*Illinois Gov. Rod Blagojevich wants to require the state's 2700 pharmacists to post signs with their names on them stating they will provide an alternative if they are out of contraception or allow the prescription to be filled at a different pharmacy. Gov. Rod Blagojevich says pharmacists who oppose dispensing contraceptives often lie to women, saying the contraception they need, including the morning after pill, is out of stock.
*Connecticut's four Catholic hospitals will not prescribe the morning after pill if a rape victim is ovulating or one of her eggs has been fertilized.
Where is the outrage and where is the media??Reproductive RightsSpending on abortion vote could reach the millions
A successful referral of the state's new abortion law to the November election ballot could bring what some observers believe would be millions of dollars in advertising from both sides. Opponents of the law that would ban most abortions in South Dakota have begun a petition drive to challenge the law. They need 16,728 valid signatures by June 19. "This election is going to be incredible. I could see millions of dollars spent," said Terry Robertson, associate professor of political communication studies at the University of South Dakota.AG says insurance companies required to cover contraceptives
Montana's attorney general says health insurance companies are required to cover contraceptives. He says the practice of denying such coverage for women is sex discrimination.Twenty House Republicans Ask GAO to Investigate Content of Federally Funded Teen Pregnancy Prevention Programs
- CQ Today
Rep. Don Manzullo (R-Ill.) and 19 other House Republicans last week wrote a letter to the Government Accountability Office asking the agency to investigate the content of federally funded teen pregnancy prevention programs, saying that some programs that market themselves as "abstinence plus" promote sexual activity, CQ Today reports. The lawmakers said some of the programs teach curricula that are "shocking at best and medically inaccurate" and asked GAO to determine whether the federal government is "funding dangerous and unhealthy programs." Manzullo is co-sponsor of a bill (HR 3011) that would require federally funded health clinics to notify the parents of any minors seeking contraception at least five days before dispensing the contraception.Pharmacists targeted over contraceptives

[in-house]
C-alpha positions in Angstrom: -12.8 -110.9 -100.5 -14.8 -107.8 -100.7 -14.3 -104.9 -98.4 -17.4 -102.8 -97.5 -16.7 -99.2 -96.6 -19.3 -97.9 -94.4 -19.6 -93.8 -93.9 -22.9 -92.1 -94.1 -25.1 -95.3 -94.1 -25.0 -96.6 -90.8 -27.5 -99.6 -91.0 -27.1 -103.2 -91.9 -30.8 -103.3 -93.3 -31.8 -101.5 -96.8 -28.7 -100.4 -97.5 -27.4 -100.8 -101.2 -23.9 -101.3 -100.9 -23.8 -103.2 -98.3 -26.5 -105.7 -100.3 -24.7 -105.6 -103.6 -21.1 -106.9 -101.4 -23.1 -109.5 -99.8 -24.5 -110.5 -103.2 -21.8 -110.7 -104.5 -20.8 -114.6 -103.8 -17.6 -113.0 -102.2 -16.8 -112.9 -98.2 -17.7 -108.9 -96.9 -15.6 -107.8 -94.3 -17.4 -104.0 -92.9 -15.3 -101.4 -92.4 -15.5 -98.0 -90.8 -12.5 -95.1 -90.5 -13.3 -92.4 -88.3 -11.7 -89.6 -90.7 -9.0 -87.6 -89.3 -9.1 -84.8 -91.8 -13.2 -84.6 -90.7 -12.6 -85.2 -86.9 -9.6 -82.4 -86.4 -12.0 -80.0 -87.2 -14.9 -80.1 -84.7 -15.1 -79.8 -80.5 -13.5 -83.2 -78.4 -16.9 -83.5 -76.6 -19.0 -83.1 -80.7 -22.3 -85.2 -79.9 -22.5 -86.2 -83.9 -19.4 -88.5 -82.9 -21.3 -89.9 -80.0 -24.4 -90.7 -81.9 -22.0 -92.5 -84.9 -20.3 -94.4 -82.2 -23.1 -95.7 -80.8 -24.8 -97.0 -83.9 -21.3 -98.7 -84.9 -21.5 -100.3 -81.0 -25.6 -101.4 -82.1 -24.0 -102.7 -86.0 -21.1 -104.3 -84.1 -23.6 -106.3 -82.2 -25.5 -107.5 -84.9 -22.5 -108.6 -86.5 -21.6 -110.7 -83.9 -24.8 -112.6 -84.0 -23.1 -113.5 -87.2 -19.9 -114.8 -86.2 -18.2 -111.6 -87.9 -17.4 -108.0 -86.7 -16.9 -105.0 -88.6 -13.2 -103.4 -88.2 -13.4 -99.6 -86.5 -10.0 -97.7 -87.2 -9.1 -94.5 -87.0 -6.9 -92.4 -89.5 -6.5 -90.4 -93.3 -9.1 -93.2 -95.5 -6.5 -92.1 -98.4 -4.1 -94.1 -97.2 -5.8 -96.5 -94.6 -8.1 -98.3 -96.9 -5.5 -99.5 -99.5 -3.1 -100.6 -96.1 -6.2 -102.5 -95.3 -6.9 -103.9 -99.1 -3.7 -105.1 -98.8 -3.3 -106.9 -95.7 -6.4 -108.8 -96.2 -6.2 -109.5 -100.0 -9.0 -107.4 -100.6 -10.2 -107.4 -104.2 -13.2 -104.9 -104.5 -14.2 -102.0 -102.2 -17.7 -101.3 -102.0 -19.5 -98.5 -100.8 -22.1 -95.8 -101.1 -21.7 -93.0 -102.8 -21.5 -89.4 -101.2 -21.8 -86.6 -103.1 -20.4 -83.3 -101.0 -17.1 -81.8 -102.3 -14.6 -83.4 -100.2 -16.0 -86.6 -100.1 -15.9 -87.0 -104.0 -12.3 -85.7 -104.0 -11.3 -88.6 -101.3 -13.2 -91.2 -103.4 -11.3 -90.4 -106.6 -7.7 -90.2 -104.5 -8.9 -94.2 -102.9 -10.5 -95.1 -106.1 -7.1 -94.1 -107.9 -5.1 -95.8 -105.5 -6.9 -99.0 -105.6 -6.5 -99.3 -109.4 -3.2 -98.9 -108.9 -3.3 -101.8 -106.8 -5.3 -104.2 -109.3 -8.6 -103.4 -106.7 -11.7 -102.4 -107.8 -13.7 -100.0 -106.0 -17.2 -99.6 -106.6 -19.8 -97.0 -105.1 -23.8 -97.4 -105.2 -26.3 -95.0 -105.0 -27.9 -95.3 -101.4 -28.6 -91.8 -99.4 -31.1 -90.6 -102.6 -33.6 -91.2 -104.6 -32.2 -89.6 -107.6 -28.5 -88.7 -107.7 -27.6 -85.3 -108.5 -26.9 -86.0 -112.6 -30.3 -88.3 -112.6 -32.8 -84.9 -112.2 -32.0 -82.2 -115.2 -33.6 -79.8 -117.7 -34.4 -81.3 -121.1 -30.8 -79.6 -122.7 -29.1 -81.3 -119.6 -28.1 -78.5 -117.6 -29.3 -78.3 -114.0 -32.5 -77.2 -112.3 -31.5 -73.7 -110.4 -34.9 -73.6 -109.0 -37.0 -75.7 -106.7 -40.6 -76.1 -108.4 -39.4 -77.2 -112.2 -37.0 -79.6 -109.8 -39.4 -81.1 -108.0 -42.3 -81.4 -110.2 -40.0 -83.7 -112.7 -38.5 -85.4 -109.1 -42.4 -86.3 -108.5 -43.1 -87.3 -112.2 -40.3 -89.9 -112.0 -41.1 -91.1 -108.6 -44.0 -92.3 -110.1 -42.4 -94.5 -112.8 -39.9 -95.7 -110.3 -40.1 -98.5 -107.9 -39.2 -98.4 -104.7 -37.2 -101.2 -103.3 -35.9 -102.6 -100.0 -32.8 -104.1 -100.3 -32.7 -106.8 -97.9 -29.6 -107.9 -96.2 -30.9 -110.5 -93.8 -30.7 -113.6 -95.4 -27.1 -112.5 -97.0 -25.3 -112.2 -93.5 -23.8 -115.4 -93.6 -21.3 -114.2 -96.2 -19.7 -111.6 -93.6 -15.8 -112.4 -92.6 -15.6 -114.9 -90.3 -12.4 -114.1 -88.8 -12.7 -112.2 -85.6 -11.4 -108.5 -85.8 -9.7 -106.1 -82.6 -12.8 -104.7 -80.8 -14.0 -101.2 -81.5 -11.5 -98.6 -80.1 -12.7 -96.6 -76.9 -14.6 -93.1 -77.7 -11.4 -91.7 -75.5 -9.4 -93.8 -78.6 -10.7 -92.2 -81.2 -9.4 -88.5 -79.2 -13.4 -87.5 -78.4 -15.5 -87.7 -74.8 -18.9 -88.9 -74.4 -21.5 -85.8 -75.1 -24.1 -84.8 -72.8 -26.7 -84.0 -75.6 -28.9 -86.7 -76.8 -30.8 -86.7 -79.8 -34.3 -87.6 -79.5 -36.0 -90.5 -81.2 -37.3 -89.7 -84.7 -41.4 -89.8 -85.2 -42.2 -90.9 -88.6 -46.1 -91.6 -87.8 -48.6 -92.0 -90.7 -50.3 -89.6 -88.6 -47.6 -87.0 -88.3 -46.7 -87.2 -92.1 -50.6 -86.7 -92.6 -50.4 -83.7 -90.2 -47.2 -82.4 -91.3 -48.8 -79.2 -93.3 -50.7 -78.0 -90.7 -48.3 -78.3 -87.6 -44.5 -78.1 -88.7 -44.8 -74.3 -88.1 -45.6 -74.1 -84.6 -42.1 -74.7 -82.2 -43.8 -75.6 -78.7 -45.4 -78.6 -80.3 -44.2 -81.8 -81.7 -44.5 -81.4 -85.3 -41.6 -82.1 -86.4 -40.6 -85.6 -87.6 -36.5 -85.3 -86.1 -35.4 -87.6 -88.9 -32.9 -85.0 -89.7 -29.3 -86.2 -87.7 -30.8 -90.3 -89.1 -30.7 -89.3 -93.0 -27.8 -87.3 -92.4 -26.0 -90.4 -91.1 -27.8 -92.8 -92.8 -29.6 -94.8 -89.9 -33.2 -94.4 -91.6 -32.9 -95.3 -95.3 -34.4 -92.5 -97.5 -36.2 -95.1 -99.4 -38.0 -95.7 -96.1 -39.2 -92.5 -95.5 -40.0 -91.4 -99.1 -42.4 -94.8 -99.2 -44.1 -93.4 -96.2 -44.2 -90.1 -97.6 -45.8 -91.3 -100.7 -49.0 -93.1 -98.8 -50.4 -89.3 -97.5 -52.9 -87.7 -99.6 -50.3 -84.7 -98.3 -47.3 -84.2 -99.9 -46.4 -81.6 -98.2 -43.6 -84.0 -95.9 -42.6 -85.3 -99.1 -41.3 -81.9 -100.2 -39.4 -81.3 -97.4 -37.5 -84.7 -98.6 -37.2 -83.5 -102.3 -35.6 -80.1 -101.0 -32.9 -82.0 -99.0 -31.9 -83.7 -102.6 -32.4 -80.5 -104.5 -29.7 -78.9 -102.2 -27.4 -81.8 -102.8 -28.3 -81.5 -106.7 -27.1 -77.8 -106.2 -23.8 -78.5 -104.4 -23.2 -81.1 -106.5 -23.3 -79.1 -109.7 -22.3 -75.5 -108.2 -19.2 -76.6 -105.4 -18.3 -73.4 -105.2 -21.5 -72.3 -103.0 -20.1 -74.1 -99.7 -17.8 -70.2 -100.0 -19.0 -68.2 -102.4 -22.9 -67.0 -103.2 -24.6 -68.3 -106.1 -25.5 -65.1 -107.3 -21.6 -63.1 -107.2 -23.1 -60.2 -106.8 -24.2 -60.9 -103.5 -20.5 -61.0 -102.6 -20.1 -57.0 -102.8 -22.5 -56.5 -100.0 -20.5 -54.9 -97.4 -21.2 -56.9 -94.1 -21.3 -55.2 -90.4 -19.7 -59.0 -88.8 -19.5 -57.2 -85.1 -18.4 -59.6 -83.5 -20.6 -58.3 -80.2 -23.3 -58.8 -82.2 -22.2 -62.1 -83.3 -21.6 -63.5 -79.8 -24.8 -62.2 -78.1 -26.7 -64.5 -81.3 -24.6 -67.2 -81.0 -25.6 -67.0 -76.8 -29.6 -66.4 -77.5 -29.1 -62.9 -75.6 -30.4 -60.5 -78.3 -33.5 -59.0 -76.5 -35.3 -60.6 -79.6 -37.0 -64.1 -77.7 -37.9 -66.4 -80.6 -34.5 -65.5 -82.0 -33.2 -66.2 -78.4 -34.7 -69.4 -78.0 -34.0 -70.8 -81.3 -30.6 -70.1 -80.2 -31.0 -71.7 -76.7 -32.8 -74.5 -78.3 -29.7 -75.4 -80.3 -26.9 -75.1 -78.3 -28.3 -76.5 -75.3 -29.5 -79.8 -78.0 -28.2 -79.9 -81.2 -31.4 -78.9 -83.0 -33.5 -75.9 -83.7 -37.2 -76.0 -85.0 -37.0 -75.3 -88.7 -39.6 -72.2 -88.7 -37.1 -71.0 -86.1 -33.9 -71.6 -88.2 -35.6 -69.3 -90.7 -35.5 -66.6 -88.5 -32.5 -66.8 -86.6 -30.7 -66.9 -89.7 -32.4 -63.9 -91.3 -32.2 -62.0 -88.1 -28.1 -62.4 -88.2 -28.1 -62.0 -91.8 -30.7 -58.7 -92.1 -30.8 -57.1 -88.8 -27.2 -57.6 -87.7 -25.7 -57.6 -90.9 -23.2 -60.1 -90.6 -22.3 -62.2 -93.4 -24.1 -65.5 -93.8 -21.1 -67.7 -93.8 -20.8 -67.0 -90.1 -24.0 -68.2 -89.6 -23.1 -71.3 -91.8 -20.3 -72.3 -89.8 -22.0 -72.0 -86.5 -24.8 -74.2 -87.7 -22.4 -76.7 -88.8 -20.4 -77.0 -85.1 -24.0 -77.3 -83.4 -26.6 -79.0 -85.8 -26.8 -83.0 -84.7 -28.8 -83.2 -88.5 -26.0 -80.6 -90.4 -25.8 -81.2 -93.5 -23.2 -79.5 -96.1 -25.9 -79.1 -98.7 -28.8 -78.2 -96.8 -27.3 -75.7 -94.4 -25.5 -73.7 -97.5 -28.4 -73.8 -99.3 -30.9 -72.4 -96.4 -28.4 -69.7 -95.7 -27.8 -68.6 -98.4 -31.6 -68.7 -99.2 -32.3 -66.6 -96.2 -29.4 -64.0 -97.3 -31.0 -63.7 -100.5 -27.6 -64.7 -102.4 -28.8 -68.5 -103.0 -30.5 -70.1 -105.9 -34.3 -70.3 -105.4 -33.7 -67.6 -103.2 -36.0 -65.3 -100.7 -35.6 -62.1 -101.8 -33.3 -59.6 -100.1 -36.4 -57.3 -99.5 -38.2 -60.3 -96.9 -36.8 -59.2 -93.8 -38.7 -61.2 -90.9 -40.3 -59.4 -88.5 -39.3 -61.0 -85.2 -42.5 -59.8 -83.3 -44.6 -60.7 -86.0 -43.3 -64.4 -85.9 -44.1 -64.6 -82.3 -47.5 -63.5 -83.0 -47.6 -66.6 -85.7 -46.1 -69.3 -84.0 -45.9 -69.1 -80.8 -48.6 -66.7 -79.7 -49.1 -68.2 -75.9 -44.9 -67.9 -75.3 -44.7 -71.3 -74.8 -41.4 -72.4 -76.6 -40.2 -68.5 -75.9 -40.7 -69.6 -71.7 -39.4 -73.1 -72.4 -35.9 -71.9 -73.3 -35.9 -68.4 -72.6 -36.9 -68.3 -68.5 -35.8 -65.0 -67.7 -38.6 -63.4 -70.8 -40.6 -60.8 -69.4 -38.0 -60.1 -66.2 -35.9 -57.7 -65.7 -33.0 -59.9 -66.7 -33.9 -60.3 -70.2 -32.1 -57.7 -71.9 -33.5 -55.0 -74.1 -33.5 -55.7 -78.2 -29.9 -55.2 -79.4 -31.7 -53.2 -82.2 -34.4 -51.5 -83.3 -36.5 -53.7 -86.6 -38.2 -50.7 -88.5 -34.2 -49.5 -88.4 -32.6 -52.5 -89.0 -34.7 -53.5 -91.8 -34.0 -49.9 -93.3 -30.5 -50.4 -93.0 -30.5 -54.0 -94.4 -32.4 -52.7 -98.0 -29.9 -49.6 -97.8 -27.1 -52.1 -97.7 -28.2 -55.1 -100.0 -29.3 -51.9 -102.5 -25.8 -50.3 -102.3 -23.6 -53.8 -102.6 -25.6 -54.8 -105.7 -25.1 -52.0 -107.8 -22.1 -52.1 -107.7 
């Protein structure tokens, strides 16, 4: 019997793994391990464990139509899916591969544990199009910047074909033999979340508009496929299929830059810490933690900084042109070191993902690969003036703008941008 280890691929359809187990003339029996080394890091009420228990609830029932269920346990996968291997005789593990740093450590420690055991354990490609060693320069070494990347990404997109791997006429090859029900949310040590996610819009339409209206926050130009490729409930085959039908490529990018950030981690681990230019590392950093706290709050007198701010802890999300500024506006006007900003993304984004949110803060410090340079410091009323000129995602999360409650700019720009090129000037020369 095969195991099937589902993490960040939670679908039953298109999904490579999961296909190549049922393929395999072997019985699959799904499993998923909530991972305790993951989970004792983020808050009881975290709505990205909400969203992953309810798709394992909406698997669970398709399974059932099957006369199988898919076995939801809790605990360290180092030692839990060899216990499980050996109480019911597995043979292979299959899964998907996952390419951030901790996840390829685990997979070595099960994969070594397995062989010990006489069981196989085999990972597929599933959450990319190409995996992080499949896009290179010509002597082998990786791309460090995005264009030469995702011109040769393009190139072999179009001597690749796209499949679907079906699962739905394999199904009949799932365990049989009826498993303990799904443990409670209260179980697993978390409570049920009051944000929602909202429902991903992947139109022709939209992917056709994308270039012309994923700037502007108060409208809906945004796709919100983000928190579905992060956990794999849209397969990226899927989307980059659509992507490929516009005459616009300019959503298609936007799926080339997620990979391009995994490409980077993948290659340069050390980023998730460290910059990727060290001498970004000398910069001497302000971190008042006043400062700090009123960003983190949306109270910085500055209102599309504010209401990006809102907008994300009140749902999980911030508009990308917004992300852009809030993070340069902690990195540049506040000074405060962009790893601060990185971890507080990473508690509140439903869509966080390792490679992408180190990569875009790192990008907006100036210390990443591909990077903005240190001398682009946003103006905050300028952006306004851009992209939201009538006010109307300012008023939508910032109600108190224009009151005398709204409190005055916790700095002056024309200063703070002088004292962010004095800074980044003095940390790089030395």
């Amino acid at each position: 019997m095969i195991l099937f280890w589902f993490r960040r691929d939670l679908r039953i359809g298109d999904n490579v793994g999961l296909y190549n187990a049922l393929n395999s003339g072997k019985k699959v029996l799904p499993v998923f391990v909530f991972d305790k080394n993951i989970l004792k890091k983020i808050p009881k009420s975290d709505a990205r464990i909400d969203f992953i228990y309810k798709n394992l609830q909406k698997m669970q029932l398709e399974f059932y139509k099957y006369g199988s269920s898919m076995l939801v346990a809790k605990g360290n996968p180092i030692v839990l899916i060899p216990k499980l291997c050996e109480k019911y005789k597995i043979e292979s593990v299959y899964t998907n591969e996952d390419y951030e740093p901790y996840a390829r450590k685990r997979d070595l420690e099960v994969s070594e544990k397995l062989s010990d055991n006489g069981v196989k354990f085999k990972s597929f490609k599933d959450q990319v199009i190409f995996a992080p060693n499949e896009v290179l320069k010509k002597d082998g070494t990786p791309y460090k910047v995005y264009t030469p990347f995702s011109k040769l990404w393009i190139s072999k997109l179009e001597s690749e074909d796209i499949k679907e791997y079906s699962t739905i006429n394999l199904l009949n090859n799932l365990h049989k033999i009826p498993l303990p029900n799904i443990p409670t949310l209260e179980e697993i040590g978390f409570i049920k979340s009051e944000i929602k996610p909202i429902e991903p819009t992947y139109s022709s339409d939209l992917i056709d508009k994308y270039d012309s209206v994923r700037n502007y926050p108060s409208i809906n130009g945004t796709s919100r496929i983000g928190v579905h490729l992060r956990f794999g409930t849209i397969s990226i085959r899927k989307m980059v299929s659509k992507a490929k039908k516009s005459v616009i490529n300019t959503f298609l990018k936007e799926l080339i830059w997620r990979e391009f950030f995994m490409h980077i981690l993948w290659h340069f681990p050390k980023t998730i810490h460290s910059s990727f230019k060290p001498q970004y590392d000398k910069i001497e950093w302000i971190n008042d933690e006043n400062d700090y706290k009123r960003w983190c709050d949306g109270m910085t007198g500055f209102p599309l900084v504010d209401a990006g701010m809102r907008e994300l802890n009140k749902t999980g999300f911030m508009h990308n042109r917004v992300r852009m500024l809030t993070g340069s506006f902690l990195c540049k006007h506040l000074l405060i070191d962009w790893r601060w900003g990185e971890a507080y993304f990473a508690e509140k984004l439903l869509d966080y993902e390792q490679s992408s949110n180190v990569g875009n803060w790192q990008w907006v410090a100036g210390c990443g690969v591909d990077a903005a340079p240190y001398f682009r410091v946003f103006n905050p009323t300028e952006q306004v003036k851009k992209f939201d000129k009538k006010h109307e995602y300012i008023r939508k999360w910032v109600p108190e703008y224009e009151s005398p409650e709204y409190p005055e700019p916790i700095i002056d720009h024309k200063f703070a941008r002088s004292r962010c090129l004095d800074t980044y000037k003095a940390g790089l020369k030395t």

Illinois Gov. Rod Blagojevich has proposed the state's 2,700 pharmacies post a sign with his name on it informing about options for buying contraceptives. The governor said the proposal is aimed at pharmacists who lie when telling women contraceptives are not in stock, reports the Chicago Tribune.Senate Kills "Morning After" Contraceptive Bill
Legislation that would have allowed pharmacists to dispense "morning after" emergency contraceptive pills without a prescription from a doctor died in the Maryland Senate Tuesday by a one vote margin. Proposals to require hospitals to carry morning-after pill raises concerns among Catholics
A growing number of states are considering laws that would require hospitals to provide emergency contraception to rape victims, drawing criticism from supporters of the Roman Catholic Church, which likens the morning-after pill to abortion.
Seven states already require all hospitals to dispense the drug, which helps prevent a pregnancy within 72 hours of sex. A dozen states are considering similar legislation.Democratic senators pledge to maintain hold on Bush's nominee to head the FDA
Two Democratic senators said Tuesday they will not stop blocking President Bush's nominee to lead the Food and Drug Administration until the agency decides whether the emergency contraceptive Plan B can go on sale without a prescription.
Sens. Patty Murray, D-Wash., and Hillary Rodham Clinton, D-N.Y, told reporters that they met Tuesday with Dr. Andrew von Eschenbach but were unable to get a Plan B update. “He gave us no status and he couldn't give us any kind of timeline,” Murray said.GeneralNew Orleans women partner with national groups